Researchers at Curtin University are exploring how the happiness of managers affects organisational performance.
The veritable explosion of interest into the impact of happiness on employee performance, under the guise of the so-called ‘happy-productive worker’ thesis, has always intrigued organisational researchers and practitioners.
Despite contrasting evidence, there remains overarching support that happy workers can, and will, perform better than their miserable counterparts.
There are still some limitations on our understanding within this domain, as most investigations have focused on happiness levels of ‘shop floor’ employees or ‘top floor’ executives.
None explore the experience of managers, often considered the veritable ‘meat in the sandwich’ due to downward pressures from executives and upward pressure from employees.
This needs to be better understood as our workplace dynamics become increasingly more complex and demanding in response to both global pressures and uncertain business environments.
What we do know is that competitive forces will continue to drive constant change in the business environment and this will result in the ‘intensification’ of work practices.
Typically, the shift from ‘lean’ to ‘mean’, deemed requisite to maintain a competitive edge, is affecting all employees, including those managers responsible for overseeing change.
Managers’ chances of surviving and thriving in this environment are thought to be increased by maintaining a buoyant positive state.
Any decline in managers’ performance will inevitably reverberate through the organisation; so their performance is vital to organisational success.
Curtin University researchers are exploring the ‘happy-productive worker’ theme to determine how managerial happiness potentially impacts on organisational performance.
On the surface it does seem logical to assume that happy managers will perform better.
Not so, according to Curtin Graduate School’s chief researcher on the project,associate professor Peter Hosie, who said “most literature suggests there is a relationship between managers’ happiness and managers’ performance but the evidence also indicates this link may be morphing”.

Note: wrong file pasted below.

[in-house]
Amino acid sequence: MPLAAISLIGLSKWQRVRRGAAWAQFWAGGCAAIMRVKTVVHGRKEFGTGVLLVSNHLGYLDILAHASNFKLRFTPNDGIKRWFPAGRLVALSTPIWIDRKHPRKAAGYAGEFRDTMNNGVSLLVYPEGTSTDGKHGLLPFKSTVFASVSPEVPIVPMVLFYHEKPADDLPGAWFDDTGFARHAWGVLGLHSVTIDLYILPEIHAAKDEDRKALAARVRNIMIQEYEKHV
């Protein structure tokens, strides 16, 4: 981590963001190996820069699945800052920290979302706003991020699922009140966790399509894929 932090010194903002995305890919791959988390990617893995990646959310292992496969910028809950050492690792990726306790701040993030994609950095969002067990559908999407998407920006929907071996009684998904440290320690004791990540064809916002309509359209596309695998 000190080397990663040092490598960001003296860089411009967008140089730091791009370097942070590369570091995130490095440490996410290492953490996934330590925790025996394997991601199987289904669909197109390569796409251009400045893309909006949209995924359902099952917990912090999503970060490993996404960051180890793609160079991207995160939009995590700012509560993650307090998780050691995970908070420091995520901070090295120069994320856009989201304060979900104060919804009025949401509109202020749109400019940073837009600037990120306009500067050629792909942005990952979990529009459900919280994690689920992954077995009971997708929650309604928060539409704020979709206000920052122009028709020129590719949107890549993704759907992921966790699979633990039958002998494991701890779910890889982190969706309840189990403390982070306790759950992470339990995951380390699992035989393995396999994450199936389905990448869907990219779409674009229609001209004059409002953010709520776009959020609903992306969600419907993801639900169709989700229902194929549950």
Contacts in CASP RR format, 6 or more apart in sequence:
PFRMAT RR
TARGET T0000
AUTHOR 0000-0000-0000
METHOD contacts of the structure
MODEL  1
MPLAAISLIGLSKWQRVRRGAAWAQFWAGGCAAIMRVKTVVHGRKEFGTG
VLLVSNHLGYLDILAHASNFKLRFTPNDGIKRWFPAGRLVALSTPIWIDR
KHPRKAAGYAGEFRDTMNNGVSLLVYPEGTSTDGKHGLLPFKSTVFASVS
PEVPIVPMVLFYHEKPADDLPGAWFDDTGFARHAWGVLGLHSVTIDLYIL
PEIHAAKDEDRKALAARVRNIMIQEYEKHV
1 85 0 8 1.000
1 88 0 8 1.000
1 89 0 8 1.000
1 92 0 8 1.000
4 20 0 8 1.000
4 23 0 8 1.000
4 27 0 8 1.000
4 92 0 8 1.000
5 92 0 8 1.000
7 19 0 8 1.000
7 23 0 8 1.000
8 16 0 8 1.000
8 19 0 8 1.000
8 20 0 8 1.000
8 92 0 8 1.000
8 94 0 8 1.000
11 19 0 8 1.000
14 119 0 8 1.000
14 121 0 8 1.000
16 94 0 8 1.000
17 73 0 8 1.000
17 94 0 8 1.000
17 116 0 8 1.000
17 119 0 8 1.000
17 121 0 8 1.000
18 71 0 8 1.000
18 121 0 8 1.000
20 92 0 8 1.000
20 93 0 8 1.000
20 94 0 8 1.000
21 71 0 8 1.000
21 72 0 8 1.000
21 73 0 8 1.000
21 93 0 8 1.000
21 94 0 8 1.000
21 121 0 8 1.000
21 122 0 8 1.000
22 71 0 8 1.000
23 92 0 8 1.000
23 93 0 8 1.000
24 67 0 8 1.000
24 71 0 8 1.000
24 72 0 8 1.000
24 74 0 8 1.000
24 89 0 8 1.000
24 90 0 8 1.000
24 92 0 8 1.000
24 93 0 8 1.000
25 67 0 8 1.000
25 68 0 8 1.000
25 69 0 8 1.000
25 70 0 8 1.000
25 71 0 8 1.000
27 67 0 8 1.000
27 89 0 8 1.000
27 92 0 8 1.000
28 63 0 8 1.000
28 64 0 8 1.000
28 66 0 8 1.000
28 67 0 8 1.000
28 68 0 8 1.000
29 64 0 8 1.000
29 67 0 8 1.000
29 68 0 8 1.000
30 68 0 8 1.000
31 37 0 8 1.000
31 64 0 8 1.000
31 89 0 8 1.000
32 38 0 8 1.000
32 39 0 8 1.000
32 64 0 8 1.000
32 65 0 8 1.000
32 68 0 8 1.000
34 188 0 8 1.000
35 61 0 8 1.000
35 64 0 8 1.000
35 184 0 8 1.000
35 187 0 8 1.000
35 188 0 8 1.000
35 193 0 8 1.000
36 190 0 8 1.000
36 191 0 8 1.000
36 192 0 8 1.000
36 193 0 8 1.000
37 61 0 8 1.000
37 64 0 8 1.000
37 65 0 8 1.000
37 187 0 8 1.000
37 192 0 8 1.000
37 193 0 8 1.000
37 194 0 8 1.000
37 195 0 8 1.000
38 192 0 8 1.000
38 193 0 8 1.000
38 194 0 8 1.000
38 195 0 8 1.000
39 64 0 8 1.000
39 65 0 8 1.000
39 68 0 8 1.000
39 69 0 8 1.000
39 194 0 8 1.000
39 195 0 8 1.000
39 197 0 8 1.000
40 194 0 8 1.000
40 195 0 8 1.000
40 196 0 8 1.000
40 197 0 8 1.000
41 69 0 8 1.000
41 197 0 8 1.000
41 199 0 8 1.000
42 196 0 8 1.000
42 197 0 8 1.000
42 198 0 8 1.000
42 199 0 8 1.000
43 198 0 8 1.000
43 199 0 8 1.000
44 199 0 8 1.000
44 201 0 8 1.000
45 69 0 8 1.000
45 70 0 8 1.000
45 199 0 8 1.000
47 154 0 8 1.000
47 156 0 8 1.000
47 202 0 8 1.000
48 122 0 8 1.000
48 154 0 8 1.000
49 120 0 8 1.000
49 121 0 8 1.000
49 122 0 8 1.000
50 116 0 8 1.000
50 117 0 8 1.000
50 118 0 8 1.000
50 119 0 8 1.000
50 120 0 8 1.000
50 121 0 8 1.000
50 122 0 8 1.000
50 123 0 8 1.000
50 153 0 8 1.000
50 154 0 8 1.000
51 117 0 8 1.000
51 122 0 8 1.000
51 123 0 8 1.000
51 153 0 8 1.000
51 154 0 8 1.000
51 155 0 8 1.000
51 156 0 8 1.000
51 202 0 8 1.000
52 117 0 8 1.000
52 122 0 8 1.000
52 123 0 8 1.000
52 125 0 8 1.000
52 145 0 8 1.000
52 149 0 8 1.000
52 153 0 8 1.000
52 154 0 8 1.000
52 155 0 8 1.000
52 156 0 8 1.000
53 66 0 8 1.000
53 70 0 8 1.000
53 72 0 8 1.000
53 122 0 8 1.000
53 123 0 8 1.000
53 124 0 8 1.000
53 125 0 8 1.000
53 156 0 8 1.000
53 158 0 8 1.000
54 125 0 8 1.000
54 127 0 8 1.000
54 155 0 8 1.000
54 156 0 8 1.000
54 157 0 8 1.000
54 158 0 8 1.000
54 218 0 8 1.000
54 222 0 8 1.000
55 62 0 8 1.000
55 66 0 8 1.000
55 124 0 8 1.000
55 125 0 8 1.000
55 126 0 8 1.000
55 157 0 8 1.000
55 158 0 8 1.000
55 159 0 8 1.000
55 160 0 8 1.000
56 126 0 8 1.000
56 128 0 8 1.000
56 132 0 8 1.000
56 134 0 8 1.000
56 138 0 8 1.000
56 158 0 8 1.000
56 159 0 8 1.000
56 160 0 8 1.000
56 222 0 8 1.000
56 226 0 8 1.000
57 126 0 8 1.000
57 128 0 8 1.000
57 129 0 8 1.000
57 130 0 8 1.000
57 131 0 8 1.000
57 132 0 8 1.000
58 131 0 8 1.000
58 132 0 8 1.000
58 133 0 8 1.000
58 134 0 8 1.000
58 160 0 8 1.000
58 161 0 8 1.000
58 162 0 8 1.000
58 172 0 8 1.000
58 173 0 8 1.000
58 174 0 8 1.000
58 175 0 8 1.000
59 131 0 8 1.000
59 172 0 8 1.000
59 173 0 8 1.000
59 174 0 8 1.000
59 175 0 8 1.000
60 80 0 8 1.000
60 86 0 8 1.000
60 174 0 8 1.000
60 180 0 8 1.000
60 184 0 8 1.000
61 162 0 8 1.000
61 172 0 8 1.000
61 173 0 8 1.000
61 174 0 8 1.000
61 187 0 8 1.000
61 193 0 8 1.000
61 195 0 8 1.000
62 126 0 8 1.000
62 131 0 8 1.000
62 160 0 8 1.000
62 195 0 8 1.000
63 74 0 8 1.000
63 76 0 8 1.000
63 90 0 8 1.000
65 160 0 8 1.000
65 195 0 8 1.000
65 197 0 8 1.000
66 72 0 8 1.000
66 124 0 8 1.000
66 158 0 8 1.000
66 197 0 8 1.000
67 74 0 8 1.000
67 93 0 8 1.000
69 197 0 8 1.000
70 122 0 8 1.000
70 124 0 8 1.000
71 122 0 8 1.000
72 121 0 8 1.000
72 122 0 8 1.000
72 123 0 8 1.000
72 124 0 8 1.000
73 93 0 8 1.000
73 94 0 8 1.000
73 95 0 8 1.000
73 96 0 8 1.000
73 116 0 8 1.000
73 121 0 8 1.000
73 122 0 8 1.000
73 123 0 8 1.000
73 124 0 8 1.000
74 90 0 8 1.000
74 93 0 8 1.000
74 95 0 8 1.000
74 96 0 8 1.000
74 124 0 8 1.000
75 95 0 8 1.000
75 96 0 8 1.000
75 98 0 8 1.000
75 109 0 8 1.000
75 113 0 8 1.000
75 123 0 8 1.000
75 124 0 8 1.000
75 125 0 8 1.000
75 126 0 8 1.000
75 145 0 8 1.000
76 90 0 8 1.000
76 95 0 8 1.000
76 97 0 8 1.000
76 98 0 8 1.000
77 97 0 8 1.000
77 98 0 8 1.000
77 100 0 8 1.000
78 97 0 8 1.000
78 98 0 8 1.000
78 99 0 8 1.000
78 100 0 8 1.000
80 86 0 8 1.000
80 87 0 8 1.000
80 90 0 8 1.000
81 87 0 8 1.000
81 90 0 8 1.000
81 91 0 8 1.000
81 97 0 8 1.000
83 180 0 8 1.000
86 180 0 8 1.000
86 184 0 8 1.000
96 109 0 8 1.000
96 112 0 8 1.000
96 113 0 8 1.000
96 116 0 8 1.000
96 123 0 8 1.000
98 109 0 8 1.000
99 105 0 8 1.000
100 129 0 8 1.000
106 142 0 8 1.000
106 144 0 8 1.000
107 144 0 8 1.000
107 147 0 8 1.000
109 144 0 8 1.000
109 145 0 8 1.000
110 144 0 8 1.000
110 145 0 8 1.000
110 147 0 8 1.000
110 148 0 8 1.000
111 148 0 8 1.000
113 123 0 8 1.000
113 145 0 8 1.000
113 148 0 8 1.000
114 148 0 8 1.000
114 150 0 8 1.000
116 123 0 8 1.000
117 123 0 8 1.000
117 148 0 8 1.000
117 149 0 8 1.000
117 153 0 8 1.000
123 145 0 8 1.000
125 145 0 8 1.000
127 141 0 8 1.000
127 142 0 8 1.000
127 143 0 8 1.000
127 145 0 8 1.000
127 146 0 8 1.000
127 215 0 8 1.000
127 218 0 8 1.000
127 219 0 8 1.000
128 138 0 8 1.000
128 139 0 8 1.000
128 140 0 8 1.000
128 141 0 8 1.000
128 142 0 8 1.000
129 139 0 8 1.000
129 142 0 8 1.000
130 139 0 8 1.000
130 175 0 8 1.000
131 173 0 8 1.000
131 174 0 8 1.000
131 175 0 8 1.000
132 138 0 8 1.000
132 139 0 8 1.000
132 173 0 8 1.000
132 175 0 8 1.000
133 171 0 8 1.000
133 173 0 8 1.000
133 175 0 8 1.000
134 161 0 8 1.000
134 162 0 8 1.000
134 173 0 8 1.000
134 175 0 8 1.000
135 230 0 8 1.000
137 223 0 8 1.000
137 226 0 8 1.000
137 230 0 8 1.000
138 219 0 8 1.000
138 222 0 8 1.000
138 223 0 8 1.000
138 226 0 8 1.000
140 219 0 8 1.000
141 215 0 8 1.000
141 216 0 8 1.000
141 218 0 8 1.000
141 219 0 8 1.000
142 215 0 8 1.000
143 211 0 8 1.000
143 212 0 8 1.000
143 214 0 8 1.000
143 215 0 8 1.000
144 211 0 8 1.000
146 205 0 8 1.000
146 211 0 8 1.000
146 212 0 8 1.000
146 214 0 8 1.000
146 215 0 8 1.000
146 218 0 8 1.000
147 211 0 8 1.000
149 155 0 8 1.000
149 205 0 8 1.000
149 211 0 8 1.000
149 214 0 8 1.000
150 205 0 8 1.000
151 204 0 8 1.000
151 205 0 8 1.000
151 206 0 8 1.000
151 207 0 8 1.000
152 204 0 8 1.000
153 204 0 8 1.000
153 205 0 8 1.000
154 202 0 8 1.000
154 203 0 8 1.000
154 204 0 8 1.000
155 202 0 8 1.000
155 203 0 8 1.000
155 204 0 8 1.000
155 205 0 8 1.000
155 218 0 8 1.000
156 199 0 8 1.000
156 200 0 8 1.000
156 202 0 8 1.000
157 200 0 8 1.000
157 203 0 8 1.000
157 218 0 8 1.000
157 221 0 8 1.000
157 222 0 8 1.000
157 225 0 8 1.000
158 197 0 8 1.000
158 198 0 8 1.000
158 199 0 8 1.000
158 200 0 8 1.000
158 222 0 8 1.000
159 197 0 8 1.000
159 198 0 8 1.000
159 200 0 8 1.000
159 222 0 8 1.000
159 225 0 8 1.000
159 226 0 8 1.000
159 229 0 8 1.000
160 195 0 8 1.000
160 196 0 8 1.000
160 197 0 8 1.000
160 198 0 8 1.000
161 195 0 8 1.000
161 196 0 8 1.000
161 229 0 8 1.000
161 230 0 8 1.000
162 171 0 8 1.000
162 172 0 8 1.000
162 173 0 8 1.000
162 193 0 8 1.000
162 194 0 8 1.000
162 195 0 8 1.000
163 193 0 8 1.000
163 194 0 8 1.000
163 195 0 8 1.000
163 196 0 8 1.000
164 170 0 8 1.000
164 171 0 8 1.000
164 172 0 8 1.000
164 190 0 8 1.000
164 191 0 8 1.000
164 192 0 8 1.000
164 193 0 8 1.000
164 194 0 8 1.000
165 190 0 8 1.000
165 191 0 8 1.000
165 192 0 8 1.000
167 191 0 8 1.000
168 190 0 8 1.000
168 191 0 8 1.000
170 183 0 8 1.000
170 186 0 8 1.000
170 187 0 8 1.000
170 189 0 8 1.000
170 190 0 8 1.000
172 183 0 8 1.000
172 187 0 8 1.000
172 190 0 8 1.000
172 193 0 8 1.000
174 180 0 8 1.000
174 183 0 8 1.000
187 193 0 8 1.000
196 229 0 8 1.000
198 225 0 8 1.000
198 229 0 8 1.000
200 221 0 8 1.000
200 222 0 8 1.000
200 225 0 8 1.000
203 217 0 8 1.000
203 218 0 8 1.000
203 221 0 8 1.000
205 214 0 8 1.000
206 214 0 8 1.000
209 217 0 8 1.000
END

A move to harness the positive power of emotions of managers is emerging but this needs to be better understood.
Managers are in a unique position to transmit both positive and negative feelings to those they supervise.
Not only is this crucial to ensuring individual success, it is even more crucial when managing teams. Even small shifts of positive energy can have substantial improvements in individual, team and organisational productivity.
Findings from the Curtin study have considerable potential to help enhance managerial performance in organisations, particularly those having recently experienced rapid economic growth and the transformation taking place.
These important aspects of human behaviour will inform the broader debate on what determines managers’ job performance and capabilities to create a unique competitive advantage.
This study is the first of its kind designed to examine the link between Australian managerial happiness, important role-related aspects and their performance over an extended period of time.
More specifically, the link between managers’ job-related psychological wellbeing and job satisfaction, to ascertain the pressures evident from conflict, ambiguity, and overload on their performance, needs testing.
Results from the investigation may help decision maker’s to deal more effectively with the many and varied pressures facing managers in contemporary organisations.
If you are interested in speaking with Peter, or want to be involved in the study, please email Peter.Hosie@cbs.curtin.edu.au or phone (08) 9266 7714.
Assistance in promoting this study would be greatly appreciated. In return asummary of the project’s overall results across all industries surveyed will be made available to each participating organisation.
In addition, the results pertaining to your organisation will be available so you can contrast and benchmark this with industry in general.
The study is supported by the Bankwest Curtin Economics Centre.